Professional Analysis of Speech

World Trade Organization’s Director General Pascal Lamy delivered the speech titled ‘Humanizing Globalization’ the on January 30, 2006, in Santiago, Chile. Lamy’s use of language is exemplified hereunder.

Imagery and figures of speech– Lamy’s speech is rather limited. The only imagery and symbolism in the speech emerges when he appears to equate recent events on the global stage to military activity or even social upheaval. He talks of technological ‘revolution’, social and economical ‘forces’ and ‘a new territorial dimension.’ Apart from these few panoramic sweeps of the events shaping the world today, the rest of his speech remains literal.

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Lamy’s speech is lacking in humour yet it is not dry. Humour breaks the walls between speaker and audience through shared laughter. This is important when the speaker is presenting an argument in which he hopes the audience will eventually see things from his or her point of view and act accordingly.

The battle is not just for the minds but also for the hearts of the audience. What Lamy’s speech lacks in humour he compensates for with kind words towards the host country. His warmth toward the host is further evident when he praises Chile’s commendable role in international trade. He also honours the capable authority of President Ricardo Lagos; a man he salutes with admiration and announces to that entire he takes pride in their friendship.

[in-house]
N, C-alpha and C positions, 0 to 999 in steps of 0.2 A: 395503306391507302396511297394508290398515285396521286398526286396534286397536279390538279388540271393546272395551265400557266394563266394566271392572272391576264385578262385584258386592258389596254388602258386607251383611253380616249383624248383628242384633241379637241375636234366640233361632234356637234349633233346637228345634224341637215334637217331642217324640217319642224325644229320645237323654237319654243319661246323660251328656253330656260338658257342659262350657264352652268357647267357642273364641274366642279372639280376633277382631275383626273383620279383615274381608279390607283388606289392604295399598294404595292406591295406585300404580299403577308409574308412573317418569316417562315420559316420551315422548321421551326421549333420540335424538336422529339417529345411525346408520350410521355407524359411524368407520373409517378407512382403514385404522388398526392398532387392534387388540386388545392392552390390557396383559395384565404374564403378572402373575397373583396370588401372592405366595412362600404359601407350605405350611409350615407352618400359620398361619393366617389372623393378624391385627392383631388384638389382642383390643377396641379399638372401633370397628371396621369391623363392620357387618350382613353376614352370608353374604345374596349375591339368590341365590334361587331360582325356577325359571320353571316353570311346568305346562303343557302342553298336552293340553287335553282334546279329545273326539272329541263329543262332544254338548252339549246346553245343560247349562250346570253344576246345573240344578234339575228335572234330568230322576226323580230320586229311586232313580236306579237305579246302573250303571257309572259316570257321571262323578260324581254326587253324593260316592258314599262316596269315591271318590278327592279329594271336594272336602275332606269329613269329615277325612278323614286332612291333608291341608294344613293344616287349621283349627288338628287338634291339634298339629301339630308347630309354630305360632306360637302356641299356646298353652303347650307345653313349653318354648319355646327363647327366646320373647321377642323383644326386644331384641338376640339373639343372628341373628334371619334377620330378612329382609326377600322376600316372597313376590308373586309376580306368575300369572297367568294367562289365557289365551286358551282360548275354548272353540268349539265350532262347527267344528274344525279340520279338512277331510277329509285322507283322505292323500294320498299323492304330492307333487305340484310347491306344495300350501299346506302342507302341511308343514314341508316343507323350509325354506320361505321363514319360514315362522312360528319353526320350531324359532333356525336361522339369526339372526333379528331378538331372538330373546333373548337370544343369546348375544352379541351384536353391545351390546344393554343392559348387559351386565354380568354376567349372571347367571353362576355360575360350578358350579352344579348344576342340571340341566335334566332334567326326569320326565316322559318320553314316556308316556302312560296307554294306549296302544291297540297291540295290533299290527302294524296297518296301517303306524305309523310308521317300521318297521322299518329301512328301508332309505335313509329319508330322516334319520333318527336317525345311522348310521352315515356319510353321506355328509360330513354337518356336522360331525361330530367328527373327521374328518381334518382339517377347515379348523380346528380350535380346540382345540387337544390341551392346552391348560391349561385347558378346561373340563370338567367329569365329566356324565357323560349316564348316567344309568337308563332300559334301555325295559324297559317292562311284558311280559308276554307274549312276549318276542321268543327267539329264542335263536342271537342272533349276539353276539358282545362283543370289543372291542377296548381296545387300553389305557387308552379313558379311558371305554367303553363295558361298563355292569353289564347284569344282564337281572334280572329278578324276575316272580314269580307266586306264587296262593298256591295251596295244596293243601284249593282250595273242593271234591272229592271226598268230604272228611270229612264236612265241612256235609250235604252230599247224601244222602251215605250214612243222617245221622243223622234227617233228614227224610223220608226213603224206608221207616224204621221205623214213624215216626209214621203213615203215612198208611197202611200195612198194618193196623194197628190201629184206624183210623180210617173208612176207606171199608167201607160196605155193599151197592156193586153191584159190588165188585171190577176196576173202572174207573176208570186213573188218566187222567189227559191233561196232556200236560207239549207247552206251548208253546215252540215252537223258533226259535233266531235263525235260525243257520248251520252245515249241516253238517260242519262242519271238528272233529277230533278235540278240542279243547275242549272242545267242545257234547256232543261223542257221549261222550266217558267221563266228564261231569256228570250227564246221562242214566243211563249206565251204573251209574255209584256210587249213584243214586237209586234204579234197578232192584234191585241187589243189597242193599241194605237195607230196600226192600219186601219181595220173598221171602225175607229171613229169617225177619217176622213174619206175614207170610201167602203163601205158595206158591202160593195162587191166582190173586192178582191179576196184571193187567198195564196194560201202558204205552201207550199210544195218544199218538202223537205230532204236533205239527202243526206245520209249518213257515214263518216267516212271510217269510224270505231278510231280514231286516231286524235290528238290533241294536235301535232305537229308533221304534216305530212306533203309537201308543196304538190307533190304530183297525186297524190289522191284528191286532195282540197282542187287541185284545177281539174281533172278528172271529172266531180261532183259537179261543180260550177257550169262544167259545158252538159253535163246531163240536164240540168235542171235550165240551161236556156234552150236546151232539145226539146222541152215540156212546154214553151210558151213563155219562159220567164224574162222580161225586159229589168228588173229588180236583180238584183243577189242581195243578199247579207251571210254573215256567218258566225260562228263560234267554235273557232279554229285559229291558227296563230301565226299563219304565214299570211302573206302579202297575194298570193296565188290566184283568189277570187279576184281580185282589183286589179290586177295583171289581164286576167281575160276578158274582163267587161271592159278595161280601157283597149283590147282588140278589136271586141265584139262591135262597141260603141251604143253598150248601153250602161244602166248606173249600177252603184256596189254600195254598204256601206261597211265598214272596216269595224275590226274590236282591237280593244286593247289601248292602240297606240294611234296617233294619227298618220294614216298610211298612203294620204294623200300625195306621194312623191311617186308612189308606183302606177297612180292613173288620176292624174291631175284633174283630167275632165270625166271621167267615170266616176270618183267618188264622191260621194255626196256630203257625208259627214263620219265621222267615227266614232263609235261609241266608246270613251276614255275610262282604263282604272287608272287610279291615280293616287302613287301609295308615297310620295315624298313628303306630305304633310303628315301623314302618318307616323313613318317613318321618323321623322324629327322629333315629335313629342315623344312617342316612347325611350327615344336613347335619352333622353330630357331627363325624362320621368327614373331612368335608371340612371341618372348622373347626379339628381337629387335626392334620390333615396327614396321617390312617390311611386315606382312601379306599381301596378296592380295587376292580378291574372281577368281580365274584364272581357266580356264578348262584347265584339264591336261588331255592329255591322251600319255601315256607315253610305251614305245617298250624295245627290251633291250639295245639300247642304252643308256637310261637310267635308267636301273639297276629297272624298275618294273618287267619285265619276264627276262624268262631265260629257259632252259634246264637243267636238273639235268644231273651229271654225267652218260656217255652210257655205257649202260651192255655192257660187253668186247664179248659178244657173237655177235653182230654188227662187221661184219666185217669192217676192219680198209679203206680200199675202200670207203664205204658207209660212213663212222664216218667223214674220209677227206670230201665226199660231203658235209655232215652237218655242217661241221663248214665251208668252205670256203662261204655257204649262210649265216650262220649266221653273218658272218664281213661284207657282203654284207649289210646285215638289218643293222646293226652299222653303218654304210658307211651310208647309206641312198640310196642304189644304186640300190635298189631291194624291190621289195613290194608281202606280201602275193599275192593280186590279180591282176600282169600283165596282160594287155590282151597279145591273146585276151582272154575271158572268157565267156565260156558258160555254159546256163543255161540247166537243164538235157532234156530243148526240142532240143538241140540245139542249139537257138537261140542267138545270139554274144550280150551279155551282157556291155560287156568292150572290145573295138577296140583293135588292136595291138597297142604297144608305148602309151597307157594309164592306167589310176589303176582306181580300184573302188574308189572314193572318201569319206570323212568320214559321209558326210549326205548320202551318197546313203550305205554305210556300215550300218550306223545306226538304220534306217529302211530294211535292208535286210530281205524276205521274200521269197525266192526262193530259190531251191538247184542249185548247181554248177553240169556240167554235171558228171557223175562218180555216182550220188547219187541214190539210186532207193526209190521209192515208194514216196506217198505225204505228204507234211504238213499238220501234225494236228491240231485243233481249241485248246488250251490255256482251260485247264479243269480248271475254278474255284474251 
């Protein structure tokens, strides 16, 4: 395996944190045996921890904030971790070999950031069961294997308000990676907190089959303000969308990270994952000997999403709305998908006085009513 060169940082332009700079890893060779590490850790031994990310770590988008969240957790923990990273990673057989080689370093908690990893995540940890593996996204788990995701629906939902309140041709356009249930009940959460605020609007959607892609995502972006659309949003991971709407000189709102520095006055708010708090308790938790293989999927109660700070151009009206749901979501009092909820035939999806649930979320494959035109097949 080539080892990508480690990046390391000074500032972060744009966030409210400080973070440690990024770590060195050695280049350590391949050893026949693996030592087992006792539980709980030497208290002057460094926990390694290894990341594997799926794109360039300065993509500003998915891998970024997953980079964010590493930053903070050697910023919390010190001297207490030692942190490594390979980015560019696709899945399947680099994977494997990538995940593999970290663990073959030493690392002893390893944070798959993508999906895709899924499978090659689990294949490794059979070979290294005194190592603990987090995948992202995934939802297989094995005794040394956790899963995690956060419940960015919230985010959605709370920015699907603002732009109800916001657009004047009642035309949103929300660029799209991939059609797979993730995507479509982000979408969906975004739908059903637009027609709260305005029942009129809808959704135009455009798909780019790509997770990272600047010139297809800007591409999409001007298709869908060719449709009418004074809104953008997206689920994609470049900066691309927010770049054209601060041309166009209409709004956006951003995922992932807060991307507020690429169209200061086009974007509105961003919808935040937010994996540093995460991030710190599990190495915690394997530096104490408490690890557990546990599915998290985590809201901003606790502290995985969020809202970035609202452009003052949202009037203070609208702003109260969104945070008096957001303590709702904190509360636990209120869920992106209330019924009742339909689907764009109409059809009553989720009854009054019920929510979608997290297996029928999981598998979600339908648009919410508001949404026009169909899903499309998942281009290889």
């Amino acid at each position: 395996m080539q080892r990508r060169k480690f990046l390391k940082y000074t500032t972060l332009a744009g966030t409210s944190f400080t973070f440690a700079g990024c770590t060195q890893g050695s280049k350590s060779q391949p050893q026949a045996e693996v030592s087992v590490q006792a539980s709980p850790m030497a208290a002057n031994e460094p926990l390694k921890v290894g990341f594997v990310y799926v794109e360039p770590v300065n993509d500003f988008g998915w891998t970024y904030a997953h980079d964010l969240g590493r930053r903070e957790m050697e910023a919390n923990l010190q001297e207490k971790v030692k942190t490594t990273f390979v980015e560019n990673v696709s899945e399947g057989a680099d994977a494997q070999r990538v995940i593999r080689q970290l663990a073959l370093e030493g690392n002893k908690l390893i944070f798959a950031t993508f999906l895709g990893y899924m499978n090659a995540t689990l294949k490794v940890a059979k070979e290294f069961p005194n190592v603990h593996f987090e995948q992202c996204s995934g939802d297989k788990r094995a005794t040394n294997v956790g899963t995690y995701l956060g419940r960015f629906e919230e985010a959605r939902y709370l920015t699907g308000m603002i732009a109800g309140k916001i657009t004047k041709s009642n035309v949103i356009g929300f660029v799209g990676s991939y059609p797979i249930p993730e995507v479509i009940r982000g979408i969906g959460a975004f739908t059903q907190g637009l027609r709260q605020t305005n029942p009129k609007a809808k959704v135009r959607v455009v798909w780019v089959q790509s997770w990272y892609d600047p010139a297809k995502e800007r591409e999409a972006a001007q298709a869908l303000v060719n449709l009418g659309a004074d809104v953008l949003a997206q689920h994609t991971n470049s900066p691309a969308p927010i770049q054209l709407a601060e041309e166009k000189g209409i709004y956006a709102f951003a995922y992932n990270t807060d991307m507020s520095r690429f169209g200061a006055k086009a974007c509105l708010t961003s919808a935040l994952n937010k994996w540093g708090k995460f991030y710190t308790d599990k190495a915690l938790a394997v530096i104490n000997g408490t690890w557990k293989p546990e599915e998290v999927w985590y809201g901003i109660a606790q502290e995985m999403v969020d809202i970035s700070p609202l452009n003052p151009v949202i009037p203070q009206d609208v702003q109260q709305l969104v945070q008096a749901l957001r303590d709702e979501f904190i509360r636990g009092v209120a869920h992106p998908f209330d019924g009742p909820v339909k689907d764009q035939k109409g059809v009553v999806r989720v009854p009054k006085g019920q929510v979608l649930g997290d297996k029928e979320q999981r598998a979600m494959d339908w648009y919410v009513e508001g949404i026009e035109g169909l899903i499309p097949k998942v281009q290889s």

Irony– In his magnanimity with praise, Lamy gives us the impression that there are certain points in which he disagrees with either the policies of President Lagos or the theme of the seminar, namely ‘humanization of globalization’. This is ironic considering that he had just declared his admiration of Chile’s president and his policies.

Idioms– Lamy’s usage of idioms is evident in phrases like ‘more and more people’ ‘globalization on individuals,’ and ‘opening up’. Their use relevant and Lamy has succeeded in incorporating them in to the formal tone of his speech.

Imagery– The speech lacks in imagery, although Lamy’s response to the “humanizing of globalisation” is testament that he has been drawn into the imagery made up by the seminar organisers. Considering that globalisation is a concept that has no human characteristics, how then can it be humanised, one may ask. Lamy’s response seems lays bare his opinion that what the world needs is more consideration about what people may have to undergo in the globalised era.

Pronouns and alliterations– Lamy’s use of pronouns is balanced and relevant throughout the speech. He however avoids alliteration in his speech with the closest evidence being in the phrase “sometimes similar, sometimes very different from one place to another” (Lamy).

Length– Lamy’s speech is long on generalities and short on specifics. His statement that people need to seek global solutions to counter globalization’s negative effects, imply that he does not have a good idea what these solutions might be.

Lamy’s style of language is formal, yet personal. His use of language makes the easy to listen to, and an even better reading piece. His forthright language is expected considering the specialized audience he addresses.

Specifically, Lamy seems to be addressing government officials, bureaucrats, think tanks, leaders of other international organizations and delegations from other nations. His avoidance of alliterations, too many idioms, or metaphors appears a deliberate action on his (or his speechwriter’s) part, intended to make the speech easy to hear and comprehend.

Works Cited

Lamy, Pascal DG. Humanizing Globalization. WTO News, 30 Jan. 2006. Web. 8 March 2011.